Futurism. A term that has become pejorative in preterist circles. While there are many things that preterists disagree on, one thing it seems that all agree on is that futurism is bad. But what is the basis of that assumption? Typically when discussing preterism, the key apologetical points revolve around what was fulfilled in the first century. To arrive at the preterist position it is essential to establish that chronological events of the first century directly correlate to prophecy. In most cases these are the very same events that so-called Futurists say have yet to be fulfilled. Preterism to some degree becomes nearly the mirror image of futurism, and this leads to a tendency to dismiss everything in the New Testament as being fulfilled without qualification. This is however a lazy hermeneutic, and yields down right odd results.

Is the broad-brushed dismissal of ongoing and future implications of the New Covenant warranted? The contributions of those who have taken this approach have produced little to substantiate such a claim. Yet in spite of the weaknesses in their approach, and the mountains of supposition that are used to substantiate claims, we are still given a list of propositions that seem utterly absurd prima facie. Are we to believe that the events of the first century leave no covenant body, no ongoing actions of the Holy Spirit, nothing to instruct or guide our present age? Are we to believe that the entire witness of scripture is to take us in an arbitrary circle back to the days of Judges 21:25 where “every man did that which was right in his own sight”? Was random spirituality really the ultimate purpose of the Christ? The same Jesus that says “this generation shall not pass” also says “upon this rock I will build my Church.” The same Jesus that says “some standing here shall not taste of death until they see the Son of Man coming in power” says “my words shall not pass away.” The version of fulfillment presented by some seems more like failure.

Lets consider the situation a moment. What took place in the first century? Did time and space cease to exist? Did the physical laws of this cosmos give way to a new supreme physical order? No. Was there any indication of a mass “rapture” of Christians? No. Did humanity suddenly come to a grand revelation of God by which all men everywhere are now fully enlightened to His majesty and power? No. So what actually happened? A religion was born. I know in our present climate of “religion is bad”, the idea that the results of Christ coming was establishing a religious movement seems distasteful. But from a strictly empirical standpoint, this is what was produced. I could perhaps choose other terminology and put some frustration to rest. Perhaps if I had written “a new spiritual path was born” or “the supreme spiritual path was revealed.” Perhaps this phraseology would seem more in line with our cultural climate. However one might phrase it, what came from the first century was Christianity. Which makes it difficult to understand why so many reject out right the one thing that we can point to as emerging from the events of the first century. Two things beyond question take place in the first century: the Temple in Jerusalem falls and the Church emerges to a level that the Mosaic system never came close to achieving.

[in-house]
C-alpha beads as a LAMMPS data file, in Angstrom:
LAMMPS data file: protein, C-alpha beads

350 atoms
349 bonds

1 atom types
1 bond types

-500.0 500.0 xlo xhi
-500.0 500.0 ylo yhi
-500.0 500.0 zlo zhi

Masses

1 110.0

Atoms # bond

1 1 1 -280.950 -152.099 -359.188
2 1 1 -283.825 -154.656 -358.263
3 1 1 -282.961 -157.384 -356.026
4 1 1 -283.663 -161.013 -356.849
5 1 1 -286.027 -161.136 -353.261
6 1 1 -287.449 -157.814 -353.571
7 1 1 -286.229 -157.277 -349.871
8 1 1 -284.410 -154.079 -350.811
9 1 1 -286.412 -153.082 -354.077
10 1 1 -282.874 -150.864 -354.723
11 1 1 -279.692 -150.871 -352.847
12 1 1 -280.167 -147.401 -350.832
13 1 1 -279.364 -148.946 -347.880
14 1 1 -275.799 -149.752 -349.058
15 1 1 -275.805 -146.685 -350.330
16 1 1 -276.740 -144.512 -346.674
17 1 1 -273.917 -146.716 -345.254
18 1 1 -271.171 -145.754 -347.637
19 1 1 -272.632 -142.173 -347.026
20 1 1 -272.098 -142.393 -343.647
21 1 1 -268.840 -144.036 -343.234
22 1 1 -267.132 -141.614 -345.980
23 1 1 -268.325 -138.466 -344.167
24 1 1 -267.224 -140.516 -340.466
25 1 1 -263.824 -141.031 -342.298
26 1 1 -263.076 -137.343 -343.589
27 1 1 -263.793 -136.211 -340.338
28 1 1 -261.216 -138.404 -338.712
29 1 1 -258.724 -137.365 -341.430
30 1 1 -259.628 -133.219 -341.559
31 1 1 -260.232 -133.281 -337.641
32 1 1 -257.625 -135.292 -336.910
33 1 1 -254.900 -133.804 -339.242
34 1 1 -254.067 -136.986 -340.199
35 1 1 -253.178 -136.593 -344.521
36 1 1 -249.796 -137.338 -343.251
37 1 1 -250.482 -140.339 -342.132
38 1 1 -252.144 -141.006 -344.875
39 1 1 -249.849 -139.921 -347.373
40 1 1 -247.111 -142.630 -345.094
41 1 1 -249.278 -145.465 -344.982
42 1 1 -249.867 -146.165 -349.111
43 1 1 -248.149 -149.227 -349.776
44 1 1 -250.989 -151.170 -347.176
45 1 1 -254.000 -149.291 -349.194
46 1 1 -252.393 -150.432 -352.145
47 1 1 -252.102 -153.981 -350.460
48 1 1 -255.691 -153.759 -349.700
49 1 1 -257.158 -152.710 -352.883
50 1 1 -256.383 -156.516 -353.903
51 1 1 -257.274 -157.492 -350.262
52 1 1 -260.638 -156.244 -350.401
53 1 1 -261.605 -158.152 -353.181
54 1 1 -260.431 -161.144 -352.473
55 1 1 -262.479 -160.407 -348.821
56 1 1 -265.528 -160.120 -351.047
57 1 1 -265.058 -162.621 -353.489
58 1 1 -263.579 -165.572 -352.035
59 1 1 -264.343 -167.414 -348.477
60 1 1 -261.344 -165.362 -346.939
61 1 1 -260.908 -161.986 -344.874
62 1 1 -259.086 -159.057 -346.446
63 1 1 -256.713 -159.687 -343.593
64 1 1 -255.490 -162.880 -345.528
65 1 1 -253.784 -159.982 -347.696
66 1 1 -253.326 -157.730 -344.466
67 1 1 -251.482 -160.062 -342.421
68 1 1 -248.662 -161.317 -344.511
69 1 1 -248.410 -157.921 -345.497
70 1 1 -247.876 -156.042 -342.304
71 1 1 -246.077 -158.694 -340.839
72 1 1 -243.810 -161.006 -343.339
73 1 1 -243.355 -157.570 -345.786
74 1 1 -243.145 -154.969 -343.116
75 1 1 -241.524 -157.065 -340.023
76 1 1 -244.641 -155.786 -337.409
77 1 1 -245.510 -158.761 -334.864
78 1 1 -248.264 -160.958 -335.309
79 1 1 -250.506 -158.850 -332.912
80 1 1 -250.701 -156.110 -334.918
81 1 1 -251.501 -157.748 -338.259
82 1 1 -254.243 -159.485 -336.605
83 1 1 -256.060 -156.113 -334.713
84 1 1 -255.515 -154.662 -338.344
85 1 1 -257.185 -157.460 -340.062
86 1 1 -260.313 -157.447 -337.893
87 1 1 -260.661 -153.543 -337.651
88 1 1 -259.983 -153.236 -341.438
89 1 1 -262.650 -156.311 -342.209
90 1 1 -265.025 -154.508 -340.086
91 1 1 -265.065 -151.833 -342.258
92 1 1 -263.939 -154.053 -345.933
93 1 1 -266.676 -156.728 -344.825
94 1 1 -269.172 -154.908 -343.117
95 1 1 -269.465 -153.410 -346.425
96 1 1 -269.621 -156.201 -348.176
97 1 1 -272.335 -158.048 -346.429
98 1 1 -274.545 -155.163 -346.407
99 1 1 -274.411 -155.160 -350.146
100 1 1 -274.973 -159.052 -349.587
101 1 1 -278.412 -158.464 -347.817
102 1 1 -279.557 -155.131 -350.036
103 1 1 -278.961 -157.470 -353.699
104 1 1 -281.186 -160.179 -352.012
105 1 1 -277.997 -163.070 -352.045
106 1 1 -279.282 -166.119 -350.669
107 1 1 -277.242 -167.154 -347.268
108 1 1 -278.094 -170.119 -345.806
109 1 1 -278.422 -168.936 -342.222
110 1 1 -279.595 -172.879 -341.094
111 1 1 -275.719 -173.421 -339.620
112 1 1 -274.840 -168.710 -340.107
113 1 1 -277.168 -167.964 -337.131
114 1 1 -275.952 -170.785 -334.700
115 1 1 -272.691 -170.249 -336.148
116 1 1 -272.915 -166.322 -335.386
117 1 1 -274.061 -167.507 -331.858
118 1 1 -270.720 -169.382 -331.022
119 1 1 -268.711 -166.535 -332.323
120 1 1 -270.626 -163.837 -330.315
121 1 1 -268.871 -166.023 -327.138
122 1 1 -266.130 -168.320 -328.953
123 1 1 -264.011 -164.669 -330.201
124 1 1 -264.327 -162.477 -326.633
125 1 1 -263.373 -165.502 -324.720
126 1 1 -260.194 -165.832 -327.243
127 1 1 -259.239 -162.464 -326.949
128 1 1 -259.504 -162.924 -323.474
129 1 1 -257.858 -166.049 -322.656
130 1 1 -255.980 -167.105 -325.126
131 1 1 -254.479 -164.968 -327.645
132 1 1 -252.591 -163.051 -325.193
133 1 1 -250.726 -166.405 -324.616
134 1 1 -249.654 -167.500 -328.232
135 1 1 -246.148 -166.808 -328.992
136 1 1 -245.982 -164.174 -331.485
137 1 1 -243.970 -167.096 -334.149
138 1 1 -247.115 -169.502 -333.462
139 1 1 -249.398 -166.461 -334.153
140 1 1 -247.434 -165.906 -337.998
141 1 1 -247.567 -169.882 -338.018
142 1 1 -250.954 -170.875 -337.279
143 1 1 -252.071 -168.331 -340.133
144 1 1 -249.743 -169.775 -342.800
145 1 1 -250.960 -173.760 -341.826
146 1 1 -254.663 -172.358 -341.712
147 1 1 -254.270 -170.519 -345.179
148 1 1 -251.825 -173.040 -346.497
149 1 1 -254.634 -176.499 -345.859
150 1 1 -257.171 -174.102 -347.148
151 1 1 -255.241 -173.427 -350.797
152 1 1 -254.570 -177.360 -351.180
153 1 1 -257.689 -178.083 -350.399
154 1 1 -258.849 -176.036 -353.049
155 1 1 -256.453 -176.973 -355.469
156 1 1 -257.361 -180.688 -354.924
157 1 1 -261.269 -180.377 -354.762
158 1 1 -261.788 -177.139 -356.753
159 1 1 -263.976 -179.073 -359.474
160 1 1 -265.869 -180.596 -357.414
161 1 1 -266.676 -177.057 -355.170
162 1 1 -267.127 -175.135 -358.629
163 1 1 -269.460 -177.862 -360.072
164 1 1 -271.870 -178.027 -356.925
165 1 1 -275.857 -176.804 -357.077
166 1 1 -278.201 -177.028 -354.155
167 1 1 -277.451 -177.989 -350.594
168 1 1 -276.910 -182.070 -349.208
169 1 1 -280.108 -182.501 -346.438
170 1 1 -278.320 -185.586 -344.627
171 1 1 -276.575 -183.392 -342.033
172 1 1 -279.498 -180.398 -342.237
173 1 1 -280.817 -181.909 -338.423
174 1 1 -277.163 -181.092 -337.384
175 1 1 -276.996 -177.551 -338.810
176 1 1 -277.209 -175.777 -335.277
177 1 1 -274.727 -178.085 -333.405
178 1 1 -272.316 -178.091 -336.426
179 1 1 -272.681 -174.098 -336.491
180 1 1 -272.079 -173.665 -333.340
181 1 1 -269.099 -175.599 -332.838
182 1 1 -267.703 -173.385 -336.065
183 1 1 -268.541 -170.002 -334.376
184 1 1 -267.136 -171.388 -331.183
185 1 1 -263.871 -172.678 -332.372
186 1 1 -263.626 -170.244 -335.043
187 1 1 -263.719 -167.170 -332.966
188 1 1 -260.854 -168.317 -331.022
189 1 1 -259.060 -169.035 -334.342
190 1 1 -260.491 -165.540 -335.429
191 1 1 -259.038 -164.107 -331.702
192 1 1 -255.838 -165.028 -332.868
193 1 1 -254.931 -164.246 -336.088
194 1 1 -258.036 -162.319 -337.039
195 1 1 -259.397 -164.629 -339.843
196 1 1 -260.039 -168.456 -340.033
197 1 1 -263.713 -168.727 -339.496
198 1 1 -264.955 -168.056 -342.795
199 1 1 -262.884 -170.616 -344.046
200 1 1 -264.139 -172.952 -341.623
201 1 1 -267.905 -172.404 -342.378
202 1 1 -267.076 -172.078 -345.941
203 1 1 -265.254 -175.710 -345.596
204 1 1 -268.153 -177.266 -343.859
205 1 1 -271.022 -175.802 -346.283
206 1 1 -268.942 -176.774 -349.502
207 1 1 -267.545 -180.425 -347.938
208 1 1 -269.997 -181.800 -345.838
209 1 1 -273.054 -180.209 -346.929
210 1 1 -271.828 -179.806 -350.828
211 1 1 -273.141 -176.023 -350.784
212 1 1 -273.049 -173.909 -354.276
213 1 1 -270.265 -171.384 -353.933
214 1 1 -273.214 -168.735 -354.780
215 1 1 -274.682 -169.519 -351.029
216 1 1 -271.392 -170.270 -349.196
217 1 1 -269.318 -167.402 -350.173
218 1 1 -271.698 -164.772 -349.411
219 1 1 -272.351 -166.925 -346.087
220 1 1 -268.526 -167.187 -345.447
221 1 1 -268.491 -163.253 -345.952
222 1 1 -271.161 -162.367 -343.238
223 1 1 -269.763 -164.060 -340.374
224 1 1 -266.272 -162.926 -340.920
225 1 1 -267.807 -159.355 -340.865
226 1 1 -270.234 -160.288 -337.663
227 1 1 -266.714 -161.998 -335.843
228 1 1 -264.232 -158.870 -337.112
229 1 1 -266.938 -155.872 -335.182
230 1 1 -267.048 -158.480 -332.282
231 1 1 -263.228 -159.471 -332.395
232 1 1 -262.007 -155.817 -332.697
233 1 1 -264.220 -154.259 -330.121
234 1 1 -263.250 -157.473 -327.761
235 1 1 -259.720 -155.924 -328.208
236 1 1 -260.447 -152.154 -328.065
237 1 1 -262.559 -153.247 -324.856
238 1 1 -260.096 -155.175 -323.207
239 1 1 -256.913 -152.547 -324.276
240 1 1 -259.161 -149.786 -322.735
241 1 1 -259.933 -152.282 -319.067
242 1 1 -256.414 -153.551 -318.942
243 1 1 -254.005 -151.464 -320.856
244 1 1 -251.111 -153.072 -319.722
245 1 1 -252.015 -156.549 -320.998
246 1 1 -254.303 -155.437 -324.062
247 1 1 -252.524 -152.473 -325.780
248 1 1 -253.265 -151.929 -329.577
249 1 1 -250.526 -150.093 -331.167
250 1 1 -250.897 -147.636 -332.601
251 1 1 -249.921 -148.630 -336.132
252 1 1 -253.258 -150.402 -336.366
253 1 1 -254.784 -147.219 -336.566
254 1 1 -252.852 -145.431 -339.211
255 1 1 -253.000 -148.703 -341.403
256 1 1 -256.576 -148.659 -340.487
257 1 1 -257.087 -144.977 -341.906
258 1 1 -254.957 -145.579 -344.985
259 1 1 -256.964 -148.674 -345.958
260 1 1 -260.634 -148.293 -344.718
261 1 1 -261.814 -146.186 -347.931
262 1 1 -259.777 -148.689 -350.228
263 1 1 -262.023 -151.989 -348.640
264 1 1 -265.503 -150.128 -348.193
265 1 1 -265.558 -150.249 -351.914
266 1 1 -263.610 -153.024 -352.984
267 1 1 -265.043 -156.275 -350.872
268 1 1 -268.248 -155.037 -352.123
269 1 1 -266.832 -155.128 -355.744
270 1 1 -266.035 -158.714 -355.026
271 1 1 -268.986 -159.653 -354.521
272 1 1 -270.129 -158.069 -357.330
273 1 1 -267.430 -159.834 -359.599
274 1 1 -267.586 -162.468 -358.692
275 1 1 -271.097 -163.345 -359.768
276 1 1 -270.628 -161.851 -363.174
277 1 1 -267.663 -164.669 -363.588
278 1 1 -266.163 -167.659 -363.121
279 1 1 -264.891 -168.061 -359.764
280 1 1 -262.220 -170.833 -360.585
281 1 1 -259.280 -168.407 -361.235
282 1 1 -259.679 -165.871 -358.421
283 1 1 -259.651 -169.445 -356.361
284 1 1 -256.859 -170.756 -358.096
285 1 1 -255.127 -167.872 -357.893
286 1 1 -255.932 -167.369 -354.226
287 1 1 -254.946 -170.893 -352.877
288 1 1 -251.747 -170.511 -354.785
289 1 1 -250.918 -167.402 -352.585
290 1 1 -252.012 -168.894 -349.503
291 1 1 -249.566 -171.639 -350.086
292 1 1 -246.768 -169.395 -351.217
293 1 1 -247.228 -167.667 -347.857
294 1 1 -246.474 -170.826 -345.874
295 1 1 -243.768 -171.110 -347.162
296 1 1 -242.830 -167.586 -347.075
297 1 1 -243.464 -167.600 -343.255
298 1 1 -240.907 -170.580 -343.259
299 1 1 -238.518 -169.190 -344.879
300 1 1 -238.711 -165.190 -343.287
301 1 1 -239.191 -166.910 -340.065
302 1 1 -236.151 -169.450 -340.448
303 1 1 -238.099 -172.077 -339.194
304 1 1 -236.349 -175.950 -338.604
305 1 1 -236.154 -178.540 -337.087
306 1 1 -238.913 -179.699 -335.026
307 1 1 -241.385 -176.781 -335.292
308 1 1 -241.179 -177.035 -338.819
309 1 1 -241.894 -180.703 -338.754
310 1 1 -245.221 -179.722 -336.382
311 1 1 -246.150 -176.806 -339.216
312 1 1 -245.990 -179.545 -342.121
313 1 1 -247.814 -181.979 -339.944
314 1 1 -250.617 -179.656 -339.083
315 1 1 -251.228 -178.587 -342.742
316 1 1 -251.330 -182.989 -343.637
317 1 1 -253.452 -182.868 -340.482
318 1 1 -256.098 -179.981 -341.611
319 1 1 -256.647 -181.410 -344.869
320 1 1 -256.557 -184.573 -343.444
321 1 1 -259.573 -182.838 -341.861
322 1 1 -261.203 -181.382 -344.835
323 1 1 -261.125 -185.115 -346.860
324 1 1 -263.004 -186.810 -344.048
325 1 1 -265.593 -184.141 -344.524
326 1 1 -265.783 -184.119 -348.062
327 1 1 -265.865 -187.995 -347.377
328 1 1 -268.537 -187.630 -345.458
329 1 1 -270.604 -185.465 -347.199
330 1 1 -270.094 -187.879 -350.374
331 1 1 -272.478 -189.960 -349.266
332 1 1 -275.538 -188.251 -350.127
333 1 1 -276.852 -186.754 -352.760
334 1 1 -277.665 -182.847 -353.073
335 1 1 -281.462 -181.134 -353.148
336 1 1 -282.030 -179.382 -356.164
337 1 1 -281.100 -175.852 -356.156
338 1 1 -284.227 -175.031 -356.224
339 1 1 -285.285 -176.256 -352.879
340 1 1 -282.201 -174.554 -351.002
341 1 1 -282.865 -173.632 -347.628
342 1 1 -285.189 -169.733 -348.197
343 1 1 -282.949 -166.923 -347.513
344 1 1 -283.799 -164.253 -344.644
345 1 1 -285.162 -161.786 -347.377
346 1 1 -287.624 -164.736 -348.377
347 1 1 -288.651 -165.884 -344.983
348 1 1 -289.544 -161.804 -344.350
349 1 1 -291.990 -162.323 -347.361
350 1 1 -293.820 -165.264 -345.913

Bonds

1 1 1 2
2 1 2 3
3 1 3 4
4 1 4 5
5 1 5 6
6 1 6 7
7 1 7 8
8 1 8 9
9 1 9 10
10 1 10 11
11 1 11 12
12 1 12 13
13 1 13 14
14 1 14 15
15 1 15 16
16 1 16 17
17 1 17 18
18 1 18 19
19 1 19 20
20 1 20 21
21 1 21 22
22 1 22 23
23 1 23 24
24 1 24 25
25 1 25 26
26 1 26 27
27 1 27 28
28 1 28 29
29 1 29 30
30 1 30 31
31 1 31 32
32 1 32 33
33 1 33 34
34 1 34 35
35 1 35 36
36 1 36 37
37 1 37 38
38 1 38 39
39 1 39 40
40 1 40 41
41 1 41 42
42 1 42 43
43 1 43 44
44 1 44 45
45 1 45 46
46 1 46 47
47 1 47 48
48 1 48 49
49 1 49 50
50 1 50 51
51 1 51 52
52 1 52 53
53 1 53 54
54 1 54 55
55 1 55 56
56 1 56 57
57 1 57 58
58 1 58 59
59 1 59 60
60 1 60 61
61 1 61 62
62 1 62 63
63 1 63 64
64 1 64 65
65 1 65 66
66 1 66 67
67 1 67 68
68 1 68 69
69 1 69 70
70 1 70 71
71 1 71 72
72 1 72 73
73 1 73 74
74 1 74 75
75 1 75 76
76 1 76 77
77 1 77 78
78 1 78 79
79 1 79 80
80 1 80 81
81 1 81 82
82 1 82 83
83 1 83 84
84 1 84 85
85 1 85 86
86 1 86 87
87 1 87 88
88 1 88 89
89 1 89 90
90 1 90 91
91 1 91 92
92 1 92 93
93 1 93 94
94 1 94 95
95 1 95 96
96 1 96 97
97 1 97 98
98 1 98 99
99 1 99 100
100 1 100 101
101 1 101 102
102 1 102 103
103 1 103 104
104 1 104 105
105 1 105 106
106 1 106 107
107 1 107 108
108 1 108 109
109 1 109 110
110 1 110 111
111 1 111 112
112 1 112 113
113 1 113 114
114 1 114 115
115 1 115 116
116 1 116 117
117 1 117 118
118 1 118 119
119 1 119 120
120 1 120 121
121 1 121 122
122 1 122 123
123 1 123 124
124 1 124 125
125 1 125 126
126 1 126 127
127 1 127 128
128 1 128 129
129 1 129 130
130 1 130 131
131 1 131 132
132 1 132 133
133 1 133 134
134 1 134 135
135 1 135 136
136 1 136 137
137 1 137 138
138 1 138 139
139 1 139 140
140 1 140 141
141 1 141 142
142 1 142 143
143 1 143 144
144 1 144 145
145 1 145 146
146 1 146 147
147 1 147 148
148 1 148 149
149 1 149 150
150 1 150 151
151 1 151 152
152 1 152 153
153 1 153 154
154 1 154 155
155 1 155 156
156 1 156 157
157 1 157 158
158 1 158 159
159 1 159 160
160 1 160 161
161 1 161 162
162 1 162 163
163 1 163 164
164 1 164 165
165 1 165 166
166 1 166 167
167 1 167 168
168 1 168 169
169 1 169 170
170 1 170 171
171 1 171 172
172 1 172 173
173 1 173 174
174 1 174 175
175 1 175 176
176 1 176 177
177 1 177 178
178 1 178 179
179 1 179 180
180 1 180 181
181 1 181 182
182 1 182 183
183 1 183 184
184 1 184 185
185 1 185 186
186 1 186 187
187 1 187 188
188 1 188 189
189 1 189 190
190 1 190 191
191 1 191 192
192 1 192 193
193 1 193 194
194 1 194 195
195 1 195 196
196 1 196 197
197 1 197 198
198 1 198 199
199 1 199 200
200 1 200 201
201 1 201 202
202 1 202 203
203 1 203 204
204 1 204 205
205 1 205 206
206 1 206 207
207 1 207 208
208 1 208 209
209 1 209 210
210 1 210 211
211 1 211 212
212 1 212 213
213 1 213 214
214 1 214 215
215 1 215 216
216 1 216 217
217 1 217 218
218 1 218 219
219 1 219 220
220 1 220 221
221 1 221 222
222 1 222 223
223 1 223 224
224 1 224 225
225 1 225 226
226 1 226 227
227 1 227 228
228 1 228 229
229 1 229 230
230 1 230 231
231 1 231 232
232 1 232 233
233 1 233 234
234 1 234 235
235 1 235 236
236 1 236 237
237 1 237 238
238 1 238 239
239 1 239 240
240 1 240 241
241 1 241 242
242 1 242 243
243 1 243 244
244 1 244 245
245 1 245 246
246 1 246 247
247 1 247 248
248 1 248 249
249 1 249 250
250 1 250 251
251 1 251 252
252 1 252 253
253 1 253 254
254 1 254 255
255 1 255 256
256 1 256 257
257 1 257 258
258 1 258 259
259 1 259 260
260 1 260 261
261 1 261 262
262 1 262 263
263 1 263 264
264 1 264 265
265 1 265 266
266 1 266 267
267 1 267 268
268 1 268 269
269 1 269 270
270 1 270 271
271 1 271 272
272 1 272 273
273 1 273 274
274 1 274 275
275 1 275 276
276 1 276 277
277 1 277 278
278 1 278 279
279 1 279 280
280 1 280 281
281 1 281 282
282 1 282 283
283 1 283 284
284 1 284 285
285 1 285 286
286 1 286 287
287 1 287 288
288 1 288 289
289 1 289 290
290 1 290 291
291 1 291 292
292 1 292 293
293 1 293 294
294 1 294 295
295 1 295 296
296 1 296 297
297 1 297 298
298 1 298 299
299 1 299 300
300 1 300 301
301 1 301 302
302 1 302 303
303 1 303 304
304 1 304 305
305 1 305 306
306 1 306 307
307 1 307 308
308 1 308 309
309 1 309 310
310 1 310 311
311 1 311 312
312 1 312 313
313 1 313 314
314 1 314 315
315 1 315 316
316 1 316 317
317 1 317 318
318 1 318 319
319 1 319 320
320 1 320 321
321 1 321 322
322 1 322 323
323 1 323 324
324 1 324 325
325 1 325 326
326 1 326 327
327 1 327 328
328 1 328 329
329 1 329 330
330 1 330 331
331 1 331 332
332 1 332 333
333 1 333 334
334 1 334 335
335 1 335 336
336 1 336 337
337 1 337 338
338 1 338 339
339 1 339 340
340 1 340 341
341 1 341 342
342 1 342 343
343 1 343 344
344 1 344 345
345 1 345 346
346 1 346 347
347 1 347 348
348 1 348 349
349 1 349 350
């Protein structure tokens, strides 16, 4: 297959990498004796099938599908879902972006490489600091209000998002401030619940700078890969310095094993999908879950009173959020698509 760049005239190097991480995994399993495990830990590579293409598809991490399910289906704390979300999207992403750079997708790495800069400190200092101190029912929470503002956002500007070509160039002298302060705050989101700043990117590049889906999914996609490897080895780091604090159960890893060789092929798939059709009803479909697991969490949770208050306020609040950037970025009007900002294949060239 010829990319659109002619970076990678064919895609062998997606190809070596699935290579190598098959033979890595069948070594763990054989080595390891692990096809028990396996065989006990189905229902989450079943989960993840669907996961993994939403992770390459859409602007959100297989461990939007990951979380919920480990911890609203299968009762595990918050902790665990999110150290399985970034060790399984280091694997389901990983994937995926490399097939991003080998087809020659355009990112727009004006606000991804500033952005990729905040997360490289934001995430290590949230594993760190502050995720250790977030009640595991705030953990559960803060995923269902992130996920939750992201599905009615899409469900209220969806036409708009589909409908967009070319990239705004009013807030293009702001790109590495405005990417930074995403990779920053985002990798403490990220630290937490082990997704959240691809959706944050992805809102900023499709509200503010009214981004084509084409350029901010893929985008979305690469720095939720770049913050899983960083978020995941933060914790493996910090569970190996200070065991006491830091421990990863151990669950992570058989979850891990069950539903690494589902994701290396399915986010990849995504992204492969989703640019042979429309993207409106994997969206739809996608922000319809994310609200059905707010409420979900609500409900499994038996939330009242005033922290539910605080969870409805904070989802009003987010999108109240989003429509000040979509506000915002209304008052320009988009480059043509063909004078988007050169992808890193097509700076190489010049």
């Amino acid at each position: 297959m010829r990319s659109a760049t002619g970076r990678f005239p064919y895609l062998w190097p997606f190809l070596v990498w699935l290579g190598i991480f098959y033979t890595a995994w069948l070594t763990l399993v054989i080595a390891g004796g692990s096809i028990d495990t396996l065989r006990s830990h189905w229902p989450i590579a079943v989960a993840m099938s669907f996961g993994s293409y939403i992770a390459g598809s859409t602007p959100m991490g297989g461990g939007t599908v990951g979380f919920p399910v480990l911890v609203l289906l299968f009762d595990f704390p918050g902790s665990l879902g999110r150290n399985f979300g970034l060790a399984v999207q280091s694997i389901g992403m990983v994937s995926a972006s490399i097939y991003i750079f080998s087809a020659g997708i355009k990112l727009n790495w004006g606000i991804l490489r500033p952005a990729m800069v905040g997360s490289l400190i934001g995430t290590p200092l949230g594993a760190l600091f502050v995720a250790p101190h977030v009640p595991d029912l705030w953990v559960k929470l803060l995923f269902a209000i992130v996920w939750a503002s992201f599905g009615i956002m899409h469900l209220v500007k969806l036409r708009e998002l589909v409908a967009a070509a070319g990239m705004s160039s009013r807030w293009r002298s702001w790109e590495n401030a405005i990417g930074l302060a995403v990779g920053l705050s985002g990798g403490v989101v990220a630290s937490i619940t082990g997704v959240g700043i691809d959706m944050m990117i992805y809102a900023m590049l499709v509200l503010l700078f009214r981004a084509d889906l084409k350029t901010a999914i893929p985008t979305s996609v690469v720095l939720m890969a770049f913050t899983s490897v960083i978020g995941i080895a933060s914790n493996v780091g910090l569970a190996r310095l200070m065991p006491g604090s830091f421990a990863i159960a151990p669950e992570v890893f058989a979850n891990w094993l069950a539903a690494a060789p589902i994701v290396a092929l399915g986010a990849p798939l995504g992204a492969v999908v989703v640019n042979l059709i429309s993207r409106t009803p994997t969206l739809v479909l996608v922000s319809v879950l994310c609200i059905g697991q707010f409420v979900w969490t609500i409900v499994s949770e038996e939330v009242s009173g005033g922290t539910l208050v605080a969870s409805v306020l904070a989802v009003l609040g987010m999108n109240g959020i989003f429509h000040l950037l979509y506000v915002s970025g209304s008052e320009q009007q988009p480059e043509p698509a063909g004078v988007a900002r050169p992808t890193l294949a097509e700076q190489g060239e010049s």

Is fulfillment futureless? I suppose we might need to ask what fulfillment is. It cannot mean the end of time, a secret rapture or even an instantaneous, perfect revelation of all God is to all humankind. Because we see no evidence of any of that from the first century. The only thing fulfillment can possibly be is something pertaining to the initiation of a religious/spiritual movement. In fact this concept of restored order and renewed priesthood is woven throughout the New Testament. The believers are a royal priesthood, made kings and priests unto God. The New Covenant is the restored order of Melchizedek; with Christ its high priest. The Christians are the “tabernacle of the Holy Spirit.” They are a house being built on the foundation of the Apostles and prophets. The Church is the New Jerusalem and Heavenly City. The New Jerusalem is not going into heaven, but coming down from God out of heaven. What is spoken over it? “The tabernacle of God is with men!” God with us. This is the beginning prophetic announcement of the New Testament, and the vision by which it is concluded.

I would then contend that fulfillment is not only not futureless, but that it in fact demands a future. The Kingdom is a mustard seed, leaven, salt and light. It infiltrates, changes and grows. It is a spiritual institution that has been commissioned to remain in the earth and to enlighten the world. The nature of the Kingdom – the Church – may be a subject for discussion, yet its reality is undeniable. This particularly for those who contend for a first century fulfillment. The emergence of the Church – His Body, is the only tangible evidence of the coming of Christ. Christ came in flesh, and then came to the world in His Body the Church. This is the only tenable position for fulfillment. Fulfillment then secures the future, it does not eliminate it.